• UMD dedicated the statue on September 24th, 2003, which would have been his 67th birthday
• Together the sculpture and bench create the Jim Henson memorial, a parting gift of the class of 1998, with the immediate surrounding area known as the Henson Memorial Garden, a gift from UMD Classes of 1994 and 1998, and designed by landscape architect Phillip Cho.
• Karen Falk, a noted Henson archivist, said that the notion of an on-campus memorial for Henson was formed from the special event The Muppets Take Maryland, which took place at the university in 1997. The members of the class of ’98 wanted to honor and remember Henson with a gift for the tremendous impact he had on children’s lives.
• That ideal still stands to today as Henson’s creative and imaginative spark and soul still live through each succeeding class of the University of Maryland as we all learn to accept one another for our strength of character and compassion and not judge based on superficial features.

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Cole Field House

Cole Field House, the old home of the university of Maryland Basketball team, was built in 1955 as the student activities building, and renamed one year later after congressman and former board of Regents chairman William P Cole Jr. The 12,000 seat arena was renowned for its one of a kind design while being only second in size to Madison Square Garden for similar indoor facilities on the East Coast. The addition of nearly 3000 seats near the court in the 1960s would bring the atmosphere in Cole to a new ceiling, cementing its reputation as a loud and intimidating arena for opposing teams to visit. In 1966, Texas Western started the first all-black lineup in college basketball at Cole Field House in a historic game to defeat the Kentucky Wildcats all-white starting lineup for the national championship. The first ever sporting event between the United States and China was a ping-pong match, held at Cole in 1972, leading to a tradition of sports as a vital piece of international relations. Women’s basketball saw its first national airtime from Cole as Maryland’s Women’s basketball team played the defending champion Immaculata. After retiring as an active field house in 2002, Cole would continue to be used for recreation and sporting events until 2015 with the Maryland High School Wrestling State Championships being the final event on the floor of Cole. Democracy then and now: vote!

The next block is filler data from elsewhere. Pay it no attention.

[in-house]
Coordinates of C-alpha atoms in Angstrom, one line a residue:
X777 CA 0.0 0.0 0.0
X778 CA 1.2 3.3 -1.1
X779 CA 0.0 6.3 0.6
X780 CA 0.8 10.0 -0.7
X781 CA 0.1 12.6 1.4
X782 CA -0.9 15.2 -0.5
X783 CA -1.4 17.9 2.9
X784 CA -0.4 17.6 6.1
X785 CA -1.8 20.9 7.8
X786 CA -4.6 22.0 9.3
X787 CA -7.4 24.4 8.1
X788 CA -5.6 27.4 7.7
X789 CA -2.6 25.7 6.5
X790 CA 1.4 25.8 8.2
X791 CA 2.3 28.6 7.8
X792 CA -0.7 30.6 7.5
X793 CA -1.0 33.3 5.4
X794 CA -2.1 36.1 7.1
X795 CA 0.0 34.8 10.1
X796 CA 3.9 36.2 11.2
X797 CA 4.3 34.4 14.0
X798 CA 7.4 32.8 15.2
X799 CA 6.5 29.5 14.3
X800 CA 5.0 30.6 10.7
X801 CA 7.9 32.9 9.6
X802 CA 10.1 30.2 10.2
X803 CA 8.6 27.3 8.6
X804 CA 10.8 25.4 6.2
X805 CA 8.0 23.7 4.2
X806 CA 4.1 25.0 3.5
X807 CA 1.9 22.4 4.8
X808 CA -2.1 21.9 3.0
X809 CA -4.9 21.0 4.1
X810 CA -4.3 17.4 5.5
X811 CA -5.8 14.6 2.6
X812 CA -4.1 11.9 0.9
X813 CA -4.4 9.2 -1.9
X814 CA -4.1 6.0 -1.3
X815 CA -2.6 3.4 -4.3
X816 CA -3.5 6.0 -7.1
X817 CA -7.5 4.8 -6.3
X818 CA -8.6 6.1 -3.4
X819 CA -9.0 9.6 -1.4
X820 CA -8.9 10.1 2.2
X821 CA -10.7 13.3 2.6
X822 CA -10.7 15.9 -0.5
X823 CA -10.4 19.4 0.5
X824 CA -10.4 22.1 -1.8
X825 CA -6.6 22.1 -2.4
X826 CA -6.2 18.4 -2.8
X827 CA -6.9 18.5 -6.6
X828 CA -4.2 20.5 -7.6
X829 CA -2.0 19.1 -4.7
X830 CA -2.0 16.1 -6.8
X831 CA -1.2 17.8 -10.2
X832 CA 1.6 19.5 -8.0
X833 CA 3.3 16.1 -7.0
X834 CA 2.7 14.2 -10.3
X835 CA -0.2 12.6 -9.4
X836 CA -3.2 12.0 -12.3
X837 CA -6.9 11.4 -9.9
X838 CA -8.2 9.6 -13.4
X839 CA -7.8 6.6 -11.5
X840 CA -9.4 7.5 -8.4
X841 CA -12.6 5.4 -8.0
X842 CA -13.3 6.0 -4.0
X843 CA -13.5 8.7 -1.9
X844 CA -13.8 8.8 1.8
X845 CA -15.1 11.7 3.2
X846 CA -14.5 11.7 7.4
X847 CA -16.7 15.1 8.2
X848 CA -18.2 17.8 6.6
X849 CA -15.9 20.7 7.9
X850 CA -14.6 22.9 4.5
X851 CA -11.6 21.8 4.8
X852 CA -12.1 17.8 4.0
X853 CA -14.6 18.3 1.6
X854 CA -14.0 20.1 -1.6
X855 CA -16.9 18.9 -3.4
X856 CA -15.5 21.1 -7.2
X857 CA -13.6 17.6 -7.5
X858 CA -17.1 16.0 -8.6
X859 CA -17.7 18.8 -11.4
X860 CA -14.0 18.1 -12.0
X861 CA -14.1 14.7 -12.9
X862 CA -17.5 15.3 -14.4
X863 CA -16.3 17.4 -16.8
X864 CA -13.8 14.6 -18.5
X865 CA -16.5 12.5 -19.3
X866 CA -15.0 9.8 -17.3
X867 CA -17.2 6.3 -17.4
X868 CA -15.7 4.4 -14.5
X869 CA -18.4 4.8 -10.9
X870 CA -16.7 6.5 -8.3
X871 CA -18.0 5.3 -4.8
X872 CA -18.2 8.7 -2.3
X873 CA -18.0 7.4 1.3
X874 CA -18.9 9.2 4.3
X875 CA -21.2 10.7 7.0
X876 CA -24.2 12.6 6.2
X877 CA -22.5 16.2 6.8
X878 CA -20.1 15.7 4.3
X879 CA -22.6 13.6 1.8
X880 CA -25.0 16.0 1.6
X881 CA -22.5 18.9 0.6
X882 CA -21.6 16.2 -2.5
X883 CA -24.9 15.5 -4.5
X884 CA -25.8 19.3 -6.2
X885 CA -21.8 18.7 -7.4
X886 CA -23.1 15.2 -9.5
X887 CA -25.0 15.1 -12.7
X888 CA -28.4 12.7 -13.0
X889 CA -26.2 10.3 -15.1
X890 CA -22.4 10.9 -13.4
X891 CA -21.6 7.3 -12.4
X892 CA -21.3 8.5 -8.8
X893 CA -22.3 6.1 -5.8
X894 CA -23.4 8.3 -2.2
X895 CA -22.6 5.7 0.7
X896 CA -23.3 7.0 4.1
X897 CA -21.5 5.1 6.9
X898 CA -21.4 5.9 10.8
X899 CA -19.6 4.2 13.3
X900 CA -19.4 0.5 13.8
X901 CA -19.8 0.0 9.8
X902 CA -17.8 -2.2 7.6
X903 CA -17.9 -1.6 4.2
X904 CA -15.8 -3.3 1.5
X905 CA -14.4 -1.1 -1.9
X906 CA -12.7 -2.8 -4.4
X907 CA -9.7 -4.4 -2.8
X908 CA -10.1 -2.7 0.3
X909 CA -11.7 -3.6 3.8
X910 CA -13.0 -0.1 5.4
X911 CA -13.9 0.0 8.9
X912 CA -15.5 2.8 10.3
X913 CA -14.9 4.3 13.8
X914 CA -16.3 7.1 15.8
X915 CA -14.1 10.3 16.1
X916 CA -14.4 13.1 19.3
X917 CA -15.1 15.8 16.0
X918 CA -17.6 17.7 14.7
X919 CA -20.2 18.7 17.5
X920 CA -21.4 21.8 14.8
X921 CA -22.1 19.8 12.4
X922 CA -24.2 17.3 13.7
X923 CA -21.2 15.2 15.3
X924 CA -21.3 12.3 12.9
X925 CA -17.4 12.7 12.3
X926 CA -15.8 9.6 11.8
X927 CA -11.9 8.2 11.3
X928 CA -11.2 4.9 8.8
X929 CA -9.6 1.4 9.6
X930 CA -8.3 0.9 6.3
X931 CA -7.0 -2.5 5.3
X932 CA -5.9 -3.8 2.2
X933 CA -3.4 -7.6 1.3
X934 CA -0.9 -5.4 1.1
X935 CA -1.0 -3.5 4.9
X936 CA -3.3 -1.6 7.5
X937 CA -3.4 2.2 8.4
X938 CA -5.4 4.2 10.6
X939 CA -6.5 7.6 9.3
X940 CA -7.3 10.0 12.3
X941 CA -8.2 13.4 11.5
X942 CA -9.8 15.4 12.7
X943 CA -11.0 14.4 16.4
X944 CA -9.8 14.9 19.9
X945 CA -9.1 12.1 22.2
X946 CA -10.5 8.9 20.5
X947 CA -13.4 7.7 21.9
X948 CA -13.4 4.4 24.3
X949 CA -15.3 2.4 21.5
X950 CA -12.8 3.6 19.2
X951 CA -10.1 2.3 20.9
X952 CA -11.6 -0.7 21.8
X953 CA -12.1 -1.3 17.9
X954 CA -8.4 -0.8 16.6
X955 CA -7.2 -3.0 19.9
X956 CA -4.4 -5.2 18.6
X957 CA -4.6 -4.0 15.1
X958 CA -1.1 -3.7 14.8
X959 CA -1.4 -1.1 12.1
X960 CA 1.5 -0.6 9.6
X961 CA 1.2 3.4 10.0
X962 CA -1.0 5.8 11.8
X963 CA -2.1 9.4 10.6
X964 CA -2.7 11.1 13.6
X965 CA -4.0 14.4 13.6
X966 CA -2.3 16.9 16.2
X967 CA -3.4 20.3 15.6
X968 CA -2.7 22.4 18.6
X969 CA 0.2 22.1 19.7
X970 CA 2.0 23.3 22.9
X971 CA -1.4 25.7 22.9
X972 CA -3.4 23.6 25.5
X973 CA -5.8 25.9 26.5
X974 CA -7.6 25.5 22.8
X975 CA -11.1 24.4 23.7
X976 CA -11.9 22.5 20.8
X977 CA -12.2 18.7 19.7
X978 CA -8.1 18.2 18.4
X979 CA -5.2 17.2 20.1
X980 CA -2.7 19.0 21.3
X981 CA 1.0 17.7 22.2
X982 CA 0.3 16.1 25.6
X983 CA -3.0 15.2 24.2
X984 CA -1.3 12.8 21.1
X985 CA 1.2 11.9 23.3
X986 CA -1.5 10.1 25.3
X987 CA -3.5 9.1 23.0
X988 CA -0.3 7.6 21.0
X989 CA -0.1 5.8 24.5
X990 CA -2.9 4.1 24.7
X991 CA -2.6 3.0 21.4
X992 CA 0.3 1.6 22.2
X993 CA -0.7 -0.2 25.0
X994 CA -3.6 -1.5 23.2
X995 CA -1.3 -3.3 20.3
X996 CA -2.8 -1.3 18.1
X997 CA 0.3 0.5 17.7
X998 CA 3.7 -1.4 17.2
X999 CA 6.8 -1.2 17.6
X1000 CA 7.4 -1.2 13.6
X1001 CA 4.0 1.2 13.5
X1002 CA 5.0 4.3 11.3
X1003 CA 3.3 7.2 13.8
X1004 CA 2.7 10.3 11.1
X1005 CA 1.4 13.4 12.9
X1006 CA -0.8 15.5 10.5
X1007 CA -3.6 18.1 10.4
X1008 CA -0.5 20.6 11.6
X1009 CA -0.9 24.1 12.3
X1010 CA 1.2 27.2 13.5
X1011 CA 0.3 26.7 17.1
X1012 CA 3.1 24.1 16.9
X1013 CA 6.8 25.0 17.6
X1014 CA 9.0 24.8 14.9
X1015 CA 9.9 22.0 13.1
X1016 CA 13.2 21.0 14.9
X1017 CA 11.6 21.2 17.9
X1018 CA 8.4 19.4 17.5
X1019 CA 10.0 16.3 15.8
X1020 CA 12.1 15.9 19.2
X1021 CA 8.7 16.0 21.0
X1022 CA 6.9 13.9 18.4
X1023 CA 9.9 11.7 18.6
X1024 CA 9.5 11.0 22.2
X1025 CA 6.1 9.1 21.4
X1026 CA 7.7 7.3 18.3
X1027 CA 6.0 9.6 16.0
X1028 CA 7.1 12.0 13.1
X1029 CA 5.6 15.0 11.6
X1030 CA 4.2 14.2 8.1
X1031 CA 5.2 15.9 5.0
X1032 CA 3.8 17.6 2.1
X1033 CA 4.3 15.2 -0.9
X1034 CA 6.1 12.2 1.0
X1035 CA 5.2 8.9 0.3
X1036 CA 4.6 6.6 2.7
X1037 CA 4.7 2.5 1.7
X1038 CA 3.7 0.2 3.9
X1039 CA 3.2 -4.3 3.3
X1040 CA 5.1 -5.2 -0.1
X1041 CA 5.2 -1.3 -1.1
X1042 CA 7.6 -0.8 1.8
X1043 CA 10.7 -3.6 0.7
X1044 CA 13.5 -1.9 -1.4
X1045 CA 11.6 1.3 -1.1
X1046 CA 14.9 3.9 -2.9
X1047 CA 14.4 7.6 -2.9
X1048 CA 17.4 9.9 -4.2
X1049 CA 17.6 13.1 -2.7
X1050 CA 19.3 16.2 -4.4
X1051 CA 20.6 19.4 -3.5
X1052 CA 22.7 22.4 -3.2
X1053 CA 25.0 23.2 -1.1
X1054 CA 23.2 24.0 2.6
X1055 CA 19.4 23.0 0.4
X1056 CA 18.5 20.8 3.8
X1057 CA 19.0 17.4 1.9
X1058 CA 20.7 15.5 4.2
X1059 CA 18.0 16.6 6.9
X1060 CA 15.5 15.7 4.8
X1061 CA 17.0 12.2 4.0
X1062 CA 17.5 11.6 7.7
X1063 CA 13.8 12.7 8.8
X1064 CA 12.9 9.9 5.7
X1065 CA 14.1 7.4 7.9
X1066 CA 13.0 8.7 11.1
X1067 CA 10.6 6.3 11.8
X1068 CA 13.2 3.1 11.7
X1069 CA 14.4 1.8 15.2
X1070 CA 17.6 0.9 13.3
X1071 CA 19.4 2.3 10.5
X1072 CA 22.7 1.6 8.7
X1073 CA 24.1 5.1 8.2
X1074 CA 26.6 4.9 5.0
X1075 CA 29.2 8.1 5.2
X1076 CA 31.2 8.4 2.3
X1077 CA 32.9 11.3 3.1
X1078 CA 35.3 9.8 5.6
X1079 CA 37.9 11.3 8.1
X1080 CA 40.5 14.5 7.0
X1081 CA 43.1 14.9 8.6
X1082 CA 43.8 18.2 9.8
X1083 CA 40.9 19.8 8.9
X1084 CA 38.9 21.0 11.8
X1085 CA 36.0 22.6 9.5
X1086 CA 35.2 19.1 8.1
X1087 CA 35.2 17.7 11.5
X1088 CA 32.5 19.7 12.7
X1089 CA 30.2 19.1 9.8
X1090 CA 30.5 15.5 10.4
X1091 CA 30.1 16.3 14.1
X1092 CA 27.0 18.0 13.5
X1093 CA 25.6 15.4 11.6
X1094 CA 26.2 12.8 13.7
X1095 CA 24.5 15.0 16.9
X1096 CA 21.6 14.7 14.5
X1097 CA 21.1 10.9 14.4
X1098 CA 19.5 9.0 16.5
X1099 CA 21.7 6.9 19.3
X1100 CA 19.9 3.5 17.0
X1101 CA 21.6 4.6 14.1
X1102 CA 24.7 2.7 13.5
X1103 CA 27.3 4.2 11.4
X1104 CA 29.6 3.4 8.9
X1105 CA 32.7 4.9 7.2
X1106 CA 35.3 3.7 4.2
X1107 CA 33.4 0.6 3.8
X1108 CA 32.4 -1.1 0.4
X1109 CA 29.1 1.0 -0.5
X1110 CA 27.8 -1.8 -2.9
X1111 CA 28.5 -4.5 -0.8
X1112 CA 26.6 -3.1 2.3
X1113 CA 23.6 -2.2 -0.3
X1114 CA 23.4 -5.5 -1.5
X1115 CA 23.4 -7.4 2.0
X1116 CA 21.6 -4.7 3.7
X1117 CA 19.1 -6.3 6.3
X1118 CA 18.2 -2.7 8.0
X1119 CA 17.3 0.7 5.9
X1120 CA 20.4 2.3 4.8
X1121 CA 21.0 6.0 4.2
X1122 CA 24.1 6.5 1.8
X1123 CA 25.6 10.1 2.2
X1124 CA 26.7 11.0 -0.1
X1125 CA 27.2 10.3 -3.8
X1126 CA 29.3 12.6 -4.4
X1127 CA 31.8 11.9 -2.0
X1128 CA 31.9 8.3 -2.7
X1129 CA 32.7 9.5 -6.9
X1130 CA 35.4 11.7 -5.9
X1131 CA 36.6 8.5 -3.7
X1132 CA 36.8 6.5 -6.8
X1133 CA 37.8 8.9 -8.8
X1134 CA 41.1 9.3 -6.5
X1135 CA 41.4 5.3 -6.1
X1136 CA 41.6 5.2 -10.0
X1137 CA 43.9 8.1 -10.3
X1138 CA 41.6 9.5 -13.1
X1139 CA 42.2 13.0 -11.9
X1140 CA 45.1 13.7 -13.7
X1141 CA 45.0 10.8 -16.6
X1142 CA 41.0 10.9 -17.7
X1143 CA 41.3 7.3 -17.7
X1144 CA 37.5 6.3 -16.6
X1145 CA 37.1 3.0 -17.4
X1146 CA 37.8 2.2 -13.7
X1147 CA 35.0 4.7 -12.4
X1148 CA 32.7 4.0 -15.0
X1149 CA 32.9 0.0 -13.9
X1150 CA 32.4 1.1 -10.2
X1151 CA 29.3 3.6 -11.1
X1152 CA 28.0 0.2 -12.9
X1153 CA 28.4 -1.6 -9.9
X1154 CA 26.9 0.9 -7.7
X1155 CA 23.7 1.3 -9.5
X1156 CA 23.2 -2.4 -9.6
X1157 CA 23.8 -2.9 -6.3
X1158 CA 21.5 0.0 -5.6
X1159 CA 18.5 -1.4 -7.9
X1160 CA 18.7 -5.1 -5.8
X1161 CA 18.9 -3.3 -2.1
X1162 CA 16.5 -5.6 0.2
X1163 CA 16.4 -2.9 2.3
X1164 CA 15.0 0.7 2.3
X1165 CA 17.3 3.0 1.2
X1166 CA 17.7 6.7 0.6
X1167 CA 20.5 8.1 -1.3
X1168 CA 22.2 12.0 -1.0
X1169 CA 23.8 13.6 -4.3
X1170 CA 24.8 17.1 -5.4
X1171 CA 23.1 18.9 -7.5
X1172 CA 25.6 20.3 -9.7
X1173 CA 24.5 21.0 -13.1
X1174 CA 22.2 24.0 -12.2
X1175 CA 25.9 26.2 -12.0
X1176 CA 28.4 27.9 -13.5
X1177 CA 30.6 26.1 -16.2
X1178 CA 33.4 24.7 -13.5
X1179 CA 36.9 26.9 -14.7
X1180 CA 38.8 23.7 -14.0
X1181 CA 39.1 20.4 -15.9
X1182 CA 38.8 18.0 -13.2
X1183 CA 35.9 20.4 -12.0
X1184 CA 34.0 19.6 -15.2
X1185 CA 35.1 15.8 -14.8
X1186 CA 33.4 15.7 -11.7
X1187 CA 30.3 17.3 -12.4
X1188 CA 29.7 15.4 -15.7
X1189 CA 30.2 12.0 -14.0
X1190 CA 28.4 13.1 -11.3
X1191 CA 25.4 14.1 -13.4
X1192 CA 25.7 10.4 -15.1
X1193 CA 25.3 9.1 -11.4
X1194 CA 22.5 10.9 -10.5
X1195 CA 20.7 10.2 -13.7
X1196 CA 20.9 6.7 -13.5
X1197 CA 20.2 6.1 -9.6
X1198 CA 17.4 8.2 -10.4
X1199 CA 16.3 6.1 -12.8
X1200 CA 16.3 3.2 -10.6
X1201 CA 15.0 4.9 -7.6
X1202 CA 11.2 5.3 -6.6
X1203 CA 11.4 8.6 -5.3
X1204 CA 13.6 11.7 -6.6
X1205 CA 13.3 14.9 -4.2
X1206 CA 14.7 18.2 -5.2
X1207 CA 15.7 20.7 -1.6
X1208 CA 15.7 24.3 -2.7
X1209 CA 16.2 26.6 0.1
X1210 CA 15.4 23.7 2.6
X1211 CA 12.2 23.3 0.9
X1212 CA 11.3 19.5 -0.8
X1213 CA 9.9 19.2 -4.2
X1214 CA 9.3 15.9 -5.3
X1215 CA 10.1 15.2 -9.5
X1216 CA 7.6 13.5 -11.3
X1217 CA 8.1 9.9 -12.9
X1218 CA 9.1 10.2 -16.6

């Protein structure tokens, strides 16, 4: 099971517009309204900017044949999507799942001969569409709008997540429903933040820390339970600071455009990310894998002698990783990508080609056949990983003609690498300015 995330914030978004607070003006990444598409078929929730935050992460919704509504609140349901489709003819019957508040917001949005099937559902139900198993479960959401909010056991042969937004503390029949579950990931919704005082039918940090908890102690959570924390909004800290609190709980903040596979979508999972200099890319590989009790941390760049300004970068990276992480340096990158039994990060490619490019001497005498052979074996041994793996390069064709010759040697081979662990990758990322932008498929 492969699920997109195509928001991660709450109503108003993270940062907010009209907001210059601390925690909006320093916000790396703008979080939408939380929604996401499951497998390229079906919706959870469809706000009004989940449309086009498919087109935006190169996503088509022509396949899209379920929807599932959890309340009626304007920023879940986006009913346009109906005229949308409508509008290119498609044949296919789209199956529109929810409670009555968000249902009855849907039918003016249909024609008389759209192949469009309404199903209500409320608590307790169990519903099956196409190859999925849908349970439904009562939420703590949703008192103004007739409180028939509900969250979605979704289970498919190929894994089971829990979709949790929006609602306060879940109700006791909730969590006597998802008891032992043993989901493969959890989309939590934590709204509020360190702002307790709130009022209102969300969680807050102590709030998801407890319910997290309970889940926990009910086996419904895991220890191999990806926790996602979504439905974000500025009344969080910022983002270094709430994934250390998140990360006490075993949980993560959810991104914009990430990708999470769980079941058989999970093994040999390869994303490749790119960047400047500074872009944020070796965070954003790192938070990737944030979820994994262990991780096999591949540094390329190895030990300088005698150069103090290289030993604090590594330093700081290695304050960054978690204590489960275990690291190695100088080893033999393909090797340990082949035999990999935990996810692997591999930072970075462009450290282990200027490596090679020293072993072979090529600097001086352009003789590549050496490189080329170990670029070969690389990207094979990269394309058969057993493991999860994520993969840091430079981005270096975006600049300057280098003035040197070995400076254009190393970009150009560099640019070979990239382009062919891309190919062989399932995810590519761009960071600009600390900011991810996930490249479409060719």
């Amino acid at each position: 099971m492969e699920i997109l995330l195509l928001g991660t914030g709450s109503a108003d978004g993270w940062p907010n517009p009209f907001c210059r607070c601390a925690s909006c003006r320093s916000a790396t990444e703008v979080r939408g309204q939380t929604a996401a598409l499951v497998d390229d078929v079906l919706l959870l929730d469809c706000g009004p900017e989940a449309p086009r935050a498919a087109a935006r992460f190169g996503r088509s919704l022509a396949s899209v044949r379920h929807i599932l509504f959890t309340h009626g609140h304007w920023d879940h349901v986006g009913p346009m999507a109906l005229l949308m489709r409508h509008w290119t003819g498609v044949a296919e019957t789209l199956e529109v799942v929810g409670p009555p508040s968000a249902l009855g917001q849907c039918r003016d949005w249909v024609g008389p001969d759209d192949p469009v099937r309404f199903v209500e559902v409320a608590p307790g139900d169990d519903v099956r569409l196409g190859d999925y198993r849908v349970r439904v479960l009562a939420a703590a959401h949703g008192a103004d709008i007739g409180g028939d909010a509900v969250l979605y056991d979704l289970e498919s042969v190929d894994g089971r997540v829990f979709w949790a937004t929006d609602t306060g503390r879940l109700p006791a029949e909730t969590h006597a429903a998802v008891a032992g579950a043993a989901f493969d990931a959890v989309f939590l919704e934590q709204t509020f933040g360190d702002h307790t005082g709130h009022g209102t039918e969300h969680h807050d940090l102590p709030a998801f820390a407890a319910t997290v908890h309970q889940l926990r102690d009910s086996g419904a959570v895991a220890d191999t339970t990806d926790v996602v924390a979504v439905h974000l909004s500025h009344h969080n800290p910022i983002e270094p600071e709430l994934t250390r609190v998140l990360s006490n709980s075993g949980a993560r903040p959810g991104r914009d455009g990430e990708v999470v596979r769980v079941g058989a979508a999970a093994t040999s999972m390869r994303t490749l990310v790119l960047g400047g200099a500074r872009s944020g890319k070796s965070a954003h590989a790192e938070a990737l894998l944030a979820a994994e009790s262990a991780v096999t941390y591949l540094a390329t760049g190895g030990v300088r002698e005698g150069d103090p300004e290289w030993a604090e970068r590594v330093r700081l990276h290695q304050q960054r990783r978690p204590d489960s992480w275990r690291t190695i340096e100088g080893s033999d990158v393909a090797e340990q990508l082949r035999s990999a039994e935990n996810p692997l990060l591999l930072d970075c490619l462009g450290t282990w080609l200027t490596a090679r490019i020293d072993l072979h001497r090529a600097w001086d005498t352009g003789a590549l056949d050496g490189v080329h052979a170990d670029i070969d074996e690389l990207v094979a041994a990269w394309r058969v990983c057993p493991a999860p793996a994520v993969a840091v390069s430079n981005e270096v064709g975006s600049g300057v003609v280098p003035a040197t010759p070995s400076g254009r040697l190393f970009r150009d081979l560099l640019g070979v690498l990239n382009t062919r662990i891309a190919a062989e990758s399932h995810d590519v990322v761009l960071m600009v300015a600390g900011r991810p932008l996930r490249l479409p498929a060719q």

“Democracy Then and Now” on Humanities Connection WYPR

Maryland Humanities Podcasts:

“As the upcoming general election approaches, we reflect upon the critical importance of political participation. “Democracy Then and Now: Citizenship and Public Education,” a Maryland Humanities-supported initiative at the University of Maryland, asks students, faculty, staff, and all Marylanders to consider how public higher education has contributed to the inclusion and exclusion of certain people in full citizenship, including voting rights. Kimberly Coles, associate professor of English at University of Maryland, tells us about a recent court case that sheds light on the role of public education in civic participation.”

Listen to this Podcast (and more!) at http://www.mdhumanities.org/podcasts/

“Rhetoric and Politics in America: What’s Past is Prologue” on WYPR

Trevor Parry-Giles (Professor of Communication) and Shirley Logan (Professor of English) spoke on “Rhetoric in American Politics” on WYPR’s MIDDAY program. Their talk, “Rhetoric and Politics in America: What’s Past is Prologue” is on October 10 at 1pm.

Historic Visions of Education at the University of Maryland

Ethan Hutt, Assistant Professor, Department of Teaching and Learning, Policy and Leadership, University of Maryland

The Morrill Act of 1862 represented a young nation’s first major foray to expand access to higher education; now, 150 years later, access to higher education remains a major responsibility of public universities. This lecture will examine past attempts to expand access in order to illuminate present-day challenges.

Hosted by the Department of Teaching and Learning, Policy and Leadership